All in all, long-term resveratrol treatment appeared to slow the progression of Alzheimer’s in individuals with mild to moderate disease.
Vitamins E and C for Dementia
People with Dementia tend to have low levels of vitamins C and E. By decreasing oxidative stress, vitamin E supplements have improved cognitive and memory deficits in experimental models. In addition, vitamin E may be more effective when combined with other antioxidants or anti-inflammatory compounds. Recent research showed that the risk of developing Alzheimer’s disease is reduced by 20-25% for those who consume a diet rich in vitamins C and E. In short, a daily dose of vitamins C & E can slow the progression of Dementia for those in the early stages.
Vitamin D for Dementia
While vitamin D deficiency hasn’t yet been linked directly to Dementia, research shows the two are closely related. In particular, supplementing with this essential vitamin may increase overall health and well-being for those far from the equator. Additionally, vitamin D is beneficial for the cardiovascular and skeletal systems.
Evidence suggests that daily vitamin D supplements for 12 months can significantly improve cognitive function in patients with Alzheimer’s.
It is important to note that there’s still much to learn about vitamin D’s connection to Alzheimer’s. Still, low vitamin D levels have even shown an association with heart disease and cancer.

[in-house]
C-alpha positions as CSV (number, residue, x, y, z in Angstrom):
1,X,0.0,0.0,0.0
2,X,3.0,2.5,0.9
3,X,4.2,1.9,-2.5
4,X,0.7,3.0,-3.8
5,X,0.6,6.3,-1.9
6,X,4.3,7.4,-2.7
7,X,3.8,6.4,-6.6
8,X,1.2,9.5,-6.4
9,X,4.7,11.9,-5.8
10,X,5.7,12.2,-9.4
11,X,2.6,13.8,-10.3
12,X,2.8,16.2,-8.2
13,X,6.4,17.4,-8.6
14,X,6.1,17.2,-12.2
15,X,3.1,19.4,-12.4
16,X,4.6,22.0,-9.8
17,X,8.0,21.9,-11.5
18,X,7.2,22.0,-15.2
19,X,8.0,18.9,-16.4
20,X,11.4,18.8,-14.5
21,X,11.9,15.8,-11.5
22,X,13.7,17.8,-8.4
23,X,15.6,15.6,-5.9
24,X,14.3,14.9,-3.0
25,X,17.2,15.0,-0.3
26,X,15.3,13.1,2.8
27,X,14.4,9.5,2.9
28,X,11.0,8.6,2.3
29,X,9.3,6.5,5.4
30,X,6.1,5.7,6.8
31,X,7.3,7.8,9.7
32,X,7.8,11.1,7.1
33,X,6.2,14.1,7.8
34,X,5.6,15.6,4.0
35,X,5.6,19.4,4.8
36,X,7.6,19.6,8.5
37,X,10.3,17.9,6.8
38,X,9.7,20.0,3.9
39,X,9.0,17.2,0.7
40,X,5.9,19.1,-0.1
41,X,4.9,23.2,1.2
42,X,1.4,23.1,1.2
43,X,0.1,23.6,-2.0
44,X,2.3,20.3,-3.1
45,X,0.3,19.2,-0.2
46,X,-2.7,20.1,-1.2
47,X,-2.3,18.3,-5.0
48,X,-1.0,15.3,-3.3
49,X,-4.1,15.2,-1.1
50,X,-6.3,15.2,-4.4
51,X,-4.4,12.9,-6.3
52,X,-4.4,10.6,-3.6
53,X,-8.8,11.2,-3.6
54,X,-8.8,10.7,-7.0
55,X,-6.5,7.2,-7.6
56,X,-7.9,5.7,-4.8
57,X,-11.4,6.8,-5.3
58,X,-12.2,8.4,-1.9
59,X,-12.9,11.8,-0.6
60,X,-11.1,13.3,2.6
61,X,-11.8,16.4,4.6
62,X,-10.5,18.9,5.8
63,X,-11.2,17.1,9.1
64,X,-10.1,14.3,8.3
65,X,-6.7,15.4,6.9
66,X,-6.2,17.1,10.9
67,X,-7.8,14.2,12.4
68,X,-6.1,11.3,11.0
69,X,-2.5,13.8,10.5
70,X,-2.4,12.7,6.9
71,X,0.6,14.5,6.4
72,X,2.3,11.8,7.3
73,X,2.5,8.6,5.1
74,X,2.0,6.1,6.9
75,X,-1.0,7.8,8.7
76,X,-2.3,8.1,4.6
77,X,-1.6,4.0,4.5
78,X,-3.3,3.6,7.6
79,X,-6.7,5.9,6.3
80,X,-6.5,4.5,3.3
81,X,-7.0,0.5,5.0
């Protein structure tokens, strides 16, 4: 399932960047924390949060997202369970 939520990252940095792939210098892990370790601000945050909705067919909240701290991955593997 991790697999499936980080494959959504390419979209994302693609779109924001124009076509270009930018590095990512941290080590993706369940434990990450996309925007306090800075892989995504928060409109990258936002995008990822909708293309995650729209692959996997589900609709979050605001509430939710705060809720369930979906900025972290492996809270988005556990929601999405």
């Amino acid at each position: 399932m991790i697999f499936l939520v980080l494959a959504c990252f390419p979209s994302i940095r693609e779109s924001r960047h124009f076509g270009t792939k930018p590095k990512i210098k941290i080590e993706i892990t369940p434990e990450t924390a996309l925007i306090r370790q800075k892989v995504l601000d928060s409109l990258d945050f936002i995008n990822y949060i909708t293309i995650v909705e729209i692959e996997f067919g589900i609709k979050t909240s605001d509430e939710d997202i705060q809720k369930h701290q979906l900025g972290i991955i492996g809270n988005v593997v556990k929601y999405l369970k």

Vitamin B1 for Dementia
There has been a known relationship between thiamine (vitamin B1) and Dementia for a very long time. There is evidence that thiamine deficiency can cause neurological problems, including cognitive impairment and encephalopathy. Therefore, a daily dose of 50 mg of vitamin B1 appears helpful for those with Dementia, according to the University of Maryland Medical Center. Researchers have found that this particular B vitamin is effective at preventing dementia progression and maintaining neuronal connections in the brain.
Omega-3 Fatty Acids for Dementia
It is crucial to have adequate levels of omega-3s in the brain to maintain proper blood flow. Various cognitive tasks perform better when there is greater blood flow in specific brain parts. Dementia is also less likely to develop when there is proper blood flow.
Omega-3 vitamins also benefit the cardiovascular and neurological systems and improve hair, skin, and nails. People of all ages, especially aging, should supplement with this essential fatty acid. Omega-3 fatty acid supplements improve cognitive and memory performance versus placebos, according to studies.
Taking cognitive tests for Dementia has numerous benefits. The diagnosis of Dementia can seem overwhelming, but many people live well following the diagnosis for years to come. It is common for people to turn to natural remedies, including vitamins and supplements to prevent Dementia, to prevent Dementia from onset and progression. Research on specific supplements or regimens isn’t 100% conclusive, but some vitamins and minerals have been proven to improve cognitive function. Considering vitamin deficiencies can cause Dementia, supplementation makes sense as an alternative treatment option.